Saturday saw temps here of 40 degrees for a couple of hours. Power out-age for 30 hours followed. But once I found a cool spot Germaine Greer’s WHITE BEECH kept me well and truly occupied for the next 24 hours. I intend to post my review once I have finished the last 2 chapters. Briefly the book begins by detailing Greer’s search for land to regenerate, finally purchasing not far north of here in the Numinbah Valley, close to the Natural Bridge over the NSW border into Queensland. Up until finding her 6o odd hectares, her conversations with many land-holders in the NT and in the desert are revealing, how attitudes vary so greatly to our responsibility to the land, from the earnest city academic, whose idealism colours everything, to the old timers, who have watched gradually the land-scape and what it can support change.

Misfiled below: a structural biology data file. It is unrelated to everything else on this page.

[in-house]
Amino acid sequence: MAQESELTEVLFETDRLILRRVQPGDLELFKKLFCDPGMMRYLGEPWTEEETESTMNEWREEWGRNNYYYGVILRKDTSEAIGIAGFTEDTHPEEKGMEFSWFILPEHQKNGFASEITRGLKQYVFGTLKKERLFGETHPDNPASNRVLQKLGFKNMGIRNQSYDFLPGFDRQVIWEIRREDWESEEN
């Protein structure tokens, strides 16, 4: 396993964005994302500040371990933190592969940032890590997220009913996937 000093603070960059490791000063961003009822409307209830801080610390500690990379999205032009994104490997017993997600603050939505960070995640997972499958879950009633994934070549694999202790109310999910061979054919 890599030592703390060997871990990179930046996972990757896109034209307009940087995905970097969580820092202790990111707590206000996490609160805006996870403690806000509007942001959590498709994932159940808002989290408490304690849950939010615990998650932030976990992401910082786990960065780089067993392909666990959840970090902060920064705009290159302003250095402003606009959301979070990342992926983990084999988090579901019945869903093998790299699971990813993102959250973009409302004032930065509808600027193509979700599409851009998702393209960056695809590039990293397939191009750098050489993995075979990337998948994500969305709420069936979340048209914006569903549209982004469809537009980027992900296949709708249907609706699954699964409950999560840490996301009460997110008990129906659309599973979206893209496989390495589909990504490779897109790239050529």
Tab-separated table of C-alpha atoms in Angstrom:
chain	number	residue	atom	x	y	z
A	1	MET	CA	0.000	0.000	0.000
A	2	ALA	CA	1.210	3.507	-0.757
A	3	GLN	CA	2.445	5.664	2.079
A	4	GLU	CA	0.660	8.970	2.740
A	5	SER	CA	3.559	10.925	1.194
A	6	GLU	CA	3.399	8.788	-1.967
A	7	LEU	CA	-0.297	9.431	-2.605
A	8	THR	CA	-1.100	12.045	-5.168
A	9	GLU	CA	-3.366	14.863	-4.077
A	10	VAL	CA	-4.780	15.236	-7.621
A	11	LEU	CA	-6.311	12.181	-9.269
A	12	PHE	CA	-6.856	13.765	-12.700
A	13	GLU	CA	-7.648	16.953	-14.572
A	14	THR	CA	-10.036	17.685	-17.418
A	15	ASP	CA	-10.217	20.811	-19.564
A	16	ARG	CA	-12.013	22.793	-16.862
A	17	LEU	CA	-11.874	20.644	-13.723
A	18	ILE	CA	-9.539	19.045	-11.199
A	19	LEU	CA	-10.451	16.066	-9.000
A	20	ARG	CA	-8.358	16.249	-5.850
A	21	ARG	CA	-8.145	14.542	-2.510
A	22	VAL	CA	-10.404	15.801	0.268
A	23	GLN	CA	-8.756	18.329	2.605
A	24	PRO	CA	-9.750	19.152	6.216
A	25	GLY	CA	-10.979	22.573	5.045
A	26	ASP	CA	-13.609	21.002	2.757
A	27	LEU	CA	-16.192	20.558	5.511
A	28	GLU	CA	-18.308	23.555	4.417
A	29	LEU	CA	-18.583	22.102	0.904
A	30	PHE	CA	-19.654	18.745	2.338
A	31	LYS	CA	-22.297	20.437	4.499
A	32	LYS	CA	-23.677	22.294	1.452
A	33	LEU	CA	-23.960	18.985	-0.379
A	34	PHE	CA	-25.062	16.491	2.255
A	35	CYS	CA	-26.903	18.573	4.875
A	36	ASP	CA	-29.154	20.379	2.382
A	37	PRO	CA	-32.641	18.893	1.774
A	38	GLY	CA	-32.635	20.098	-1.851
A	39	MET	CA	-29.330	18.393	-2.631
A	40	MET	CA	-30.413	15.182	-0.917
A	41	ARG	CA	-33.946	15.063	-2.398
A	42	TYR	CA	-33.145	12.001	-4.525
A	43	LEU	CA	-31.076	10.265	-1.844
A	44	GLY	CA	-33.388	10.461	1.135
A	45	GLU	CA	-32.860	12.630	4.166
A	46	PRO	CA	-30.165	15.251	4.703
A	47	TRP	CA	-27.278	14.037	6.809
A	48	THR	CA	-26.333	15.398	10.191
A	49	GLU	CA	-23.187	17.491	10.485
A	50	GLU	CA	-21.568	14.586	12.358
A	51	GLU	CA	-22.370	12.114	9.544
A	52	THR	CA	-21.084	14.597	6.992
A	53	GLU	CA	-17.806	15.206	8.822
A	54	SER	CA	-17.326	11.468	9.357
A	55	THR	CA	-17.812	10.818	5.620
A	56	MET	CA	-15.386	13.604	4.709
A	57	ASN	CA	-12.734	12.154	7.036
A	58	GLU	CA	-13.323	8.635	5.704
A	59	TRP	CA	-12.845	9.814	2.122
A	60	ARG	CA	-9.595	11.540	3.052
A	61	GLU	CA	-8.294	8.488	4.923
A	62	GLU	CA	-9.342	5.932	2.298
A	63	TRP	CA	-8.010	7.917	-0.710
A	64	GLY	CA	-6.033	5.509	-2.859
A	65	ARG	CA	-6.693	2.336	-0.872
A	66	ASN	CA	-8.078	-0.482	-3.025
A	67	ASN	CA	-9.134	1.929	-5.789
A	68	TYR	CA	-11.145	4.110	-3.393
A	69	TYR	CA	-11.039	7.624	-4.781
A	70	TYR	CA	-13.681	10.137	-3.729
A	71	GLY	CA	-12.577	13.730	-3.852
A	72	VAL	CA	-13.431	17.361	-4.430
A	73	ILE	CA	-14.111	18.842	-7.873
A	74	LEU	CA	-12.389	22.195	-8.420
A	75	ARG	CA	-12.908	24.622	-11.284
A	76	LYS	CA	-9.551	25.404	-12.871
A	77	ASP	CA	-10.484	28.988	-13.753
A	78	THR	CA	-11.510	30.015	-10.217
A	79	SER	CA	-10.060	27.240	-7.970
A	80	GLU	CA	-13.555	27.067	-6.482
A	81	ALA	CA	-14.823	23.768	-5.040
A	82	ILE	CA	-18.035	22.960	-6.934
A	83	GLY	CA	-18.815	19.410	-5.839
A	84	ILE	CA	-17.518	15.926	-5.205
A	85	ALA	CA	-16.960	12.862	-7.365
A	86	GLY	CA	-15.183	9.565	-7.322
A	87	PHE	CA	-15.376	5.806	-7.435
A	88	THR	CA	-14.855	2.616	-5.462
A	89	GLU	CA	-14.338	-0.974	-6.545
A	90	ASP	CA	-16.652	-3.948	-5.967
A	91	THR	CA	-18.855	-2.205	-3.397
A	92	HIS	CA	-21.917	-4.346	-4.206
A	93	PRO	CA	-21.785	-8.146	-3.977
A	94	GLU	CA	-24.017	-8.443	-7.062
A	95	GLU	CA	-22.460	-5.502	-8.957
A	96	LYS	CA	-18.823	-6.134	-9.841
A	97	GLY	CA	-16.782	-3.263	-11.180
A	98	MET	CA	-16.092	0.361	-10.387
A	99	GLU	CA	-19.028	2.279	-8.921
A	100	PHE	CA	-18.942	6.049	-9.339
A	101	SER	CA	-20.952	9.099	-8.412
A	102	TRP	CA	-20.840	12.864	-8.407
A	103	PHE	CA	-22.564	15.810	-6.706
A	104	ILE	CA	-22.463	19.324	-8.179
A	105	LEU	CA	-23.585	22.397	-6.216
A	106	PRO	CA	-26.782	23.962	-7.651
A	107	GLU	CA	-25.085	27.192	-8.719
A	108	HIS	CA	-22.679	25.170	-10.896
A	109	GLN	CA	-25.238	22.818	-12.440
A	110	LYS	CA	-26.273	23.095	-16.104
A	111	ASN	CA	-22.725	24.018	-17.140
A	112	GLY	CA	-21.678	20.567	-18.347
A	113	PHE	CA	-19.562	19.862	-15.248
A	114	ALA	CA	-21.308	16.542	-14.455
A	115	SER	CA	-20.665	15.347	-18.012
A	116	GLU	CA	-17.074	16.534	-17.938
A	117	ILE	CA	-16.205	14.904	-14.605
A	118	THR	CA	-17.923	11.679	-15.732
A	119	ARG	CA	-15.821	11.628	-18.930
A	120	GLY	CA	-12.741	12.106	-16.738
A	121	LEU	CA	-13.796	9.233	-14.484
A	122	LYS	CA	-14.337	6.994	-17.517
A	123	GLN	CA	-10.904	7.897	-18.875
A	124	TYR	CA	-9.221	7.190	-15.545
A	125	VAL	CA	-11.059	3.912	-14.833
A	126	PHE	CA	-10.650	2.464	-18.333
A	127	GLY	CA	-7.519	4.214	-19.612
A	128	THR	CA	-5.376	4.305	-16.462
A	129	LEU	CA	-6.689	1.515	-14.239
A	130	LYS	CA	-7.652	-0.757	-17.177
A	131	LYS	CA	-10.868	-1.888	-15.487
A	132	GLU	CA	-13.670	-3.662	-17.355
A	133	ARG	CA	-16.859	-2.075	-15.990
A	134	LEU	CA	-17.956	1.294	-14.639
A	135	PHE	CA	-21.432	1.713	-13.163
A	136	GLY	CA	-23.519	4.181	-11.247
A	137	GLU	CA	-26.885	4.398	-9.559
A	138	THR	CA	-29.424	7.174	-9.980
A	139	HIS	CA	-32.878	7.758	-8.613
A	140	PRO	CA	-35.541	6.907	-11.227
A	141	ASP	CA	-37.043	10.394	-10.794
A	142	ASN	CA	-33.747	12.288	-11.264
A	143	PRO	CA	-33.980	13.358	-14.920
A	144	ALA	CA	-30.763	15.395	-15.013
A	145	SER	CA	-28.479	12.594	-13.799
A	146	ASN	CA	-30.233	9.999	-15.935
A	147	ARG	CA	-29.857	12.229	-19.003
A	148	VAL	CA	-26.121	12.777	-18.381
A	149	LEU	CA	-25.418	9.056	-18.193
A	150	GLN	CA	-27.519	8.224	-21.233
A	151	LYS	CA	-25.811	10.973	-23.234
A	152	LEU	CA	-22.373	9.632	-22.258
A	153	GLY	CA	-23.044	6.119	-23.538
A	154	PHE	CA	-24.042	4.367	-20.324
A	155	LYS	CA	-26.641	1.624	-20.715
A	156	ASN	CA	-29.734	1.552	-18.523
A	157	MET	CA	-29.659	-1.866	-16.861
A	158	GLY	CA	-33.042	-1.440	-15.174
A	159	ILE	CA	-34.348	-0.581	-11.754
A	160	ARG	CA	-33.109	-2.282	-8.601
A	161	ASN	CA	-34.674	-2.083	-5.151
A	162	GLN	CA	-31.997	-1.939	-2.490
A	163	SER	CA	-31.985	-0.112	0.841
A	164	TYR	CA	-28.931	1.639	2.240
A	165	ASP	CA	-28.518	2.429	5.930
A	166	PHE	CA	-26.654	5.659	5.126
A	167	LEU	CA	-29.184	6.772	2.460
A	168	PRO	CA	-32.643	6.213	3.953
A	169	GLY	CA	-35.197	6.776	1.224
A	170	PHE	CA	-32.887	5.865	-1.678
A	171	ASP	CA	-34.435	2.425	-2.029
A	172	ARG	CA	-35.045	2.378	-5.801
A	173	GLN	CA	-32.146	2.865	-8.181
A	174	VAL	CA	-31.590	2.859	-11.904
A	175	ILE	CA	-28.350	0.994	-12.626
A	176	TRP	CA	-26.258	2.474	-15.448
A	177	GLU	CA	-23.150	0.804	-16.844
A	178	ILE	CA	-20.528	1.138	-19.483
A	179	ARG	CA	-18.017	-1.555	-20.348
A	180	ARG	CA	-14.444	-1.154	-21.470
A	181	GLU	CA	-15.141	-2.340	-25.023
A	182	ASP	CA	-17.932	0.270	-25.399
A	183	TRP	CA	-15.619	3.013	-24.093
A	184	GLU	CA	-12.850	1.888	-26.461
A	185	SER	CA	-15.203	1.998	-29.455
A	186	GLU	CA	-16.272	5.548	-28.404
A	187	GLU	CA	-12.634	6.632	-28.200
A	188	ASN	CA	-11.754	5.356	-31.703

A book packed with very useful fact, which applies to our region here. My only hic-cup so far is Greer’s contradictory relationship with herbicides. Early in the book she cites herbicides amongst the negatives Europeans assault the environment with yet is ready to use “a very nasty and expensive herbicide ” to eradicate another garden escape, “ (I have this plant here. I find it very useful when we have heavy rain as the top soil is contained. I remove it when a native palm or tree sprouts and slowly it is being replaced. My hens love to eat it.) Also herbicides are used when misplaced plants emerge through her mulchings. How odd when earlier she tells of 2 men, one called Will, who had already worked in regeneration using the Bradley method, simply weeding by hand and using the slasher or brush hook to remove persistent roots, no herbicides used. Only the one reference to Will. I suspect short term results were paramount hence resorting to poisons. Kind of contradicts Greer’s desire to reproduce a pre 1788 landscape.


When it has cooled down before dark I have been seed collecting in the new forest.

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